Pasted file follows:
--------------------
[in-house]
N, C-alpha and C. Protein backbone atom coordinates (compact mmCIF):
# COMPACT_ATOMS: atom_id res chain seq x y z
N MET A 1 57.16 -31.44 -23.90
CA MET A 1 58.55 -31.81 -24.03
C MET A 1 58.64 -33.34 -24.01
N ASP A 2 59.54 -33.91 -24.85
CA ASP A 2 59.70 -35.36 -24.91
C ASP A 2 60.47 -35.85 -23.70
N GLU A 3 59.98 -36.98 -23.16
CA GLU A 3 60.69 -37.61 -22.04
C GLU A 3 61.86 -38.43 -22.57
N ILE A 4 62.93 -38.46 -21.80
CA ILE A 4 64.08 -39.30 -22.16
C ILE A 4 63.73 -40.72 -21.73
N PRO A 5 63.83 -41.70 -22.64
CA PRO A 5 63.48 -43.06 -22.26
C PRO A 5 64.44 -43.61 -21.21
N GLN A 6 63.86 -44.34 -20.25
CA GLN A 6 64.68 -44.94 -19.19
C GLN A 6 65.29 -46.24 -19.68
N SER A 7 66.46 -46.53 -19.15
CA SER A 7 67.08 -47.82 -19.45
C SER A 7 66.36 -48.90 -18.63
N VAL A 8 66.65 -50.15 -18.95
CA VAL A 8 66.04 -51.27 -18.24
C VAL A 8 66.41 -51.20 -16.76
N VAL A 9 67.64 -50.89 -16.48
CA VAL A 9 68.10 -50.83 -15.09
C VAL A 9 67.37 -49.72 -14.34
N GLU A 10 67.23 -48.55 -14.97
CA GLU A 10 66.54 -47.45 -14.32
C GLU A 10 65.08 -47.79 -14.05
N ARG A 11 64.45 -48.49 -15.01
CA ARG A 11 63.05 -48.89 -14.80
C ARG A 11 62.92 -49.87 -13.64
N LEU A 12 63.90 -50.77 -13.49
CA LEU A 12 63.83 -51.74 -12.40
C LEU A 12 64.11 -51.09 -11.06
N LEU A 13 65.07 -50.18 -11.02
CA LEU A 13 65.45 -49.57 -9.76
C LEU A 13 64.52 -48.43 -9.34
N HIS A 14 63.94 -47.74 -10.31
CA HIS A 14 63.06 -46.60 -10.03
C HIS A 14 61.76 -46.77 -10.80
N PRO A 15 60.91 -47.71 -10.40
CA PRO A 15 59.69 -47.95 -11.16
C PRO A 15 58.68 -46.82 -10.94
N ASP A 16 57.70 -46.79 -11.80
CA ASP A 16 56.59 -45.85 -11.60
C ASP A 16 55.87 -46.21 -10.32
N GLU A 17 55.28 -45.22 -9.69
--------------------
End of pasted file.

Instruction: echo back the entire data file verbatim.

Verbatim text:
[in-house]
N, C-alpha and C. Protein backbone atom coordinates (compact mmCIF):
# COMPACT_ATOMS: atom_id res chain seq x y z
N MET A 1 57.16 -31.44 -23.90
CA MET A 1 58.55 -31.81 -24.03
C MET A 1 58.64 -33.34 -24.01
N ASP A 2 59.54 -33.91 -24.85
CA ASP A 2 59.70 -35.36 -24.91
C ASP A 2 60.47 -35.85 -23.70
N GLU A 3 59.98 -36.98 -23.16
CA GLU A 3 60.69 -37.61 -22.04
C GLU A 3 61.86 -38.43 -22.57
N ILE A 4 62.93 -38.46 -21.80
CA ILE A 4 64.08 -39.30 -22.16
C ILE A 4 63.73 -40.72 -21.73
N PRO A 5 63.83 -41.70 -22.64
CA PRO A 5 63.48 -43.06 -22.26
C PRO A 5 64.44 -43.61 -21.21
N GLN A 6 63.86 -44.34 -20.25
CA GLN A 6 64.68 -44.94 -19.19
C GLN A 6 65.29 -46.24 -19.68
N SER A 7 66.46 -46.53 -19.15
CA SER A 7 67.08 -47.82 -19.45
C SER A 7 66.36 -48.90 -18.63
N VAL A 8 66.65 -50.15 -18.95
CA VAL A 8 66.04 -51.27 -18.24
C VAL A 8 66.41 -51.20 -16.76
N VAL A 9 67.64 -50.89 -16.48
CA VAL A 9 68.10 -50.83 -15.09
C VAL A 9 67.37 -49.72 -14.34
N GLU A 10 67.23 -48.55 -14.97
CA GLU A 10 66.54 -47.45 -14.32
C GLU A 10 65.08 -47.79 -14.05
N ARG A 11 64.45 -48.49 -15.01
CA ARG A 11 63.05 -48.89 -14.80
C ARG A 11 62.92 -49.87 -13.64
N LEU A 12 63.90 -50.77 -13.49
CA LEU A 12 63.83 -51.74 -12.40
C LEU A 12 64.11 -51.09 -11.06
N LEU A 13 65.07 -50.18 -11.02
CA LEU A 13 65.45 -49.57 -9.76
C LEU A 13 64.52 -48.43 -9.34
N HIS A 14 63.94 -47.74 -10.31
CA HIS A 14 63.06 -46.60 -10.03
C HIS A 14 61.76 -46.77 -10.80
N PRO A 15 60.91 -47.71 -10.40
CA PRO A 15 59.69 -47.95 -11.16
C PRO A 15 58.68 -46.82 -10.94
N ASP A 16 57.70 -46.79 -11.80
CA ASP A 16 56.59 -45.85 -11.60
C ASP A 16 55.87 -46.21 -10.32
N GLU A 17 55.28 -45.22 -9.69